The book was a success because Austen gripped the audience by the chemical bursts of Darcy and Elizabeth while at the same time tackling issues of woman’s requirements in the society, age of marriage, property troubles and financial glorification of selected few. She was criticised for not voicing the troubles of the middle or lower class people of the time but her documentation of the upper class through the sarcastic and witty lens has been revered by all. The adaptations discussed above too reached their success because of similar reasons.
Apart from casting the stars of the time, the projects made sure to conceal their social situation well in the background of the passionate story. The 2005 one showed more emphasis on the financial situation of the Bennets. It had scenes dedicated to illustrate how upon the death of Mr. Bennet, none of the daughters would inherit the house. Mrs. Bennet getting frenzied over their marriages had a lot to do with the fact that if their father died prematurely, they would have to house under a random male relative. The movie in its limited time made sure to dedicate scenes to Mr. Collins, the cousin who would inherit all. He was a smart use of comic relief too. Another key thing of this movie was the societal accuracy to Austen’s time. Men could not touch women who weren’t their relations. Thus when Darcy helped Elizabeth up the carriage, him holding her hand would have been a big thing. This scene gave rise to the famous, hand flex. Is the writer swooning over Macfayden’s hand while writing this? Of course not.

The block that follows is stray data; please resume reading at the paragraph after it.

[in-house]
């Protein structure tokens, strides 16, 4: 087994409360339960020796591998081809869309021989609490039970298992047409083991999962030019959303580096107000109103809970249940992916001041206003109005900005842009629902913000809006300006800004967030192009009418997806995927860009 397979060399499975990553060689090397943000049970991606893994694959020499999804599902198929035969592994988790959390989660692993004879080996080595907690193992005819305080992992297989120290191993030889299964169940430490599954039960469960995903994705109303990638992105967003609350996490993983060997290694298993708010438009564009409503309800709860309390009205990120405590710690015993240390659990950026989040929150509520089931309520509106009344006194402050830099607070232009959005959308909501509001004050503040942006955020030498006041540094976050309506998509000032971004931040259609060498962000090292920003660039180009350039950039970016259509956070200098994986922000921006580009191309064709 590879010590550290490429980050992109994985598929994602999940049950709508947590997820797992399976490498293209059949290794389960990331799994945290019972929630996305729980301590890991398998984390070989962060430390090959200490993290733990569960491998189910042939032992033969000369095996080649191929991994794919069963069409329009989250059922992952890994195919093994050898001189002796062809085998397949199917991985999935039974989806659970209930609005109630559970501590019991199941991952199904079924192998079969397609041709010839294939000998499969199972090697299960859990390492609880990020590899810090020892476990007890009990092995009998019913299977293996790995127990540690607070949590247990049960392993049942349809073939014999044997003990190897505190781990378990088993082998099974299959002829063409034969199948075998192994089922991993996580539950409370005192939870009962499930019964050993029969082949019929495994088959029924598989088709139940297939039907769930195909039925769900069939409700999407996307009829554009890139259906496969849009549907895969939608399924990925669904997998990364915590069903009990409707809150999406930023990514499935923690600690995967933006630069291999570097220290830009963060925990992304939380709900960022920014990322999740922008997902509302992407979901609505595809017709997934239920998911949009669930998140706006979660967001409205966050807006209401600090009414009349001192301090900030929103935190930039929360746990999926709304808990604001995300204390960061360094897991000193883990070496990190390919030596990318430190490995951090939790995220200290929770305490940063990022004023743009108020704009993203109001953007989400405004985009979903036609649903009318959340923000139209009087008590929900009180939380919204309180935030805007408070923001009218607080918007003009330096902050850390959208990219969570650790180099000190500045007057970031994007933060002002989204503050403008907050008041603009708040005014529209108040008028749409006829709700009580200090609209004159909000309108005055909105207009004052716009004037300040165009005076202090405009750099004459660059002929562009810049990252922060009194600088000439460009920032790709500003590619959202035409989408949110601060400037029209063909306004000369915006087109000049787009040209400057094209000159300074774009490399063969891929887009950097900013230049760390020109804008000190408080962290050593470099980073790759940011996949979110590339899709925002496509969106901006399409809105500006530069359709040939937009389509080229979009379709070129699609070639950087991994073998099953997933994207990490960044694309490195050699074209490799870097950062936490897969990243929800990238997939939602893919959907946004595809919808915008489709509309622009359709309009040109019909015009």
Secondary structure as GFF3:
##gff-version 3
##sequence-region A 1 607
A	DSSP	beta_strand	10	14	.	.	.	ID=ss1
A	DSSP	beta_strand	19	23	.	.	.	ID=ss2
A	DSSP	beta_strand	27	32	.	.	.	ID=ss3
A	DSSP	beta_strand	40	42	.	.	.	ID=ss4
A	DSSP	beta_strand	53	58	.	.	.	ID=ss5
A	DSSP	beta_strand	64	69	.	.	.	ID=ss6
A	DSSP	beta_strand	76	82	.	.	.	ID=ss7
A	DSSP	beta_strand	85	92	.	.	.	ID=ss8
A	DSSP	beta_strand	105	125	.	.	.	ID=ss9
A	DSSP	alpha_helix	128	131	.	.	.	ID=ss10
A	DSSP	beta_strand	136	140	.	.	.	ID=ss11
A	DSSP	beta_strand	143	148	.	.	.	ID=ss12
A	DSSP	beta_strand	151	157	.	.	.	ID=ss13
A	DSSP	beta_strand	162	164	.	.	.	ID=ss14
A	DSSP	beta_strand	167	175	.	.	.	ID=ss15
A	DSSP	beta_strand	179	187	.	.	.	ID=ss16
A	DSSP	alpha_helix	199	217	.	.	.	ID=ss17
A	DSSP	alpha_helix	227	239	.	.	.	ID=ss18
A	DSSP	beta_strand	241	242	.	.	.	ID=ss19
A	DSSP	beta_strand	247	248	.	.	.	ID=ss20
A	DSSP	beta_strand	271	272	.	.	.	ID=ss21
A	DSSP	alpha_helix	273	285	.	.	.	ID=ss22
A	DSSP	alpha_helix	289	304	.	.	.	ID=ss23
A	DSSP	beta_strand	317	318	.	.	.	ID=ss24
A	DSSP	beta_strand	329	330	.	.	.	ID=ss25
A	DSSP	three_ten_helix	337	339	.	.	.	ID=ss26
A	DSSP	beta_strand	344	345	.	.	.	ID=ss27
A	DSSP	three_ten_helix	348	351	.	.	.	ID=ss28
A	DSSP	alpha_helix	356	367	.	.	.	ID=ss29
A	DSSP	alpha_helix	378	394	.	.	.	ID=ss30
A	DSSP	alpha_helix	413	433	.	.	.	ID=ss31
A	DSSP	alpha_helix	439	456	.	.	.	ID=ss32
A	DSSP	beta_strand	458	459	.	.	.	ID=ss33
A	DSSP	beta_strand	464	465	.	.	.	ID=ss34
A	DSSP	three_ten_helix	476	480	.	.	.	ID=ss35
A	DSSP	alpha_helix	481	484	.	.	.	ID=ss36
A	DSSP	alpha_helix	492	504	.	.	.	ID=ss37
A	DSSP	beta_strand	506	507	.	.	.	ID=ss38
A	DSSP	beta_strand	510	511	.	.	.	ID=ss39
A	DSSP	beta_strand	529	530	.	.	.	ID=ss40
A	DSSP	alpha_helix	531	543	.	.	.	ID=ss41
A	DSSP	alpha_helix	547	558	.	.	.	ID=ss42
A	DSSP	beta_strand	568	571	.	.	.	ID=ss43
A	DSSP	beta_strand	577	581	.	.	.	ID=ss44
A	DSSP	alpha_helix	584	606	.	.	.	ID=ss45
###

The 1995 one relied a lot on the class difference between the Darcy and Bennet family. A barrier between the two relations was their financial condition. They were not of the same status and even if money did not play a major factor, the way the family presented themselves did. Austen had written about mannerisms, conversation and the kind of etiquette that different classes of family had and though it was mentioned only a couple of times, upon a deep analysis it is pretty apparent how it affects the marriage. Darcy too mentions how he had his qualms about the Bennet family and it was his main reason for moving away and advising his friend against proposing to Jane. In 1995, the societal differences were still pertinent and the small reminders as well as the fight against it in the series showed the contrast. It was also the scene of Colin Firth stepping out the water drenched that sold the series.
Firth has played the role of Darcy twice. He even played a character based on Darcy in Bridget Jones Diary. He has really nailed the role both the times. A big part of Pride and Prejudice is the chemistry and banter between Elizabeth and Darcy. There is a respectful but disapproving edge to their banter which takes its sweet time to change.
The Movie Culture Synopsis
While I can’t really pick between the Darcy’s (Macfayden) I do argue that Keira’s portrayal of Elizabeth was mesmerizing. She is the queen of Victorian adaptations. Anna Karenina, Atonement, and Pride and Prejudice (2005) are such great adaptations and they all have her in common. All these movies are available to stream on Netflix and Prime and are definite must watch.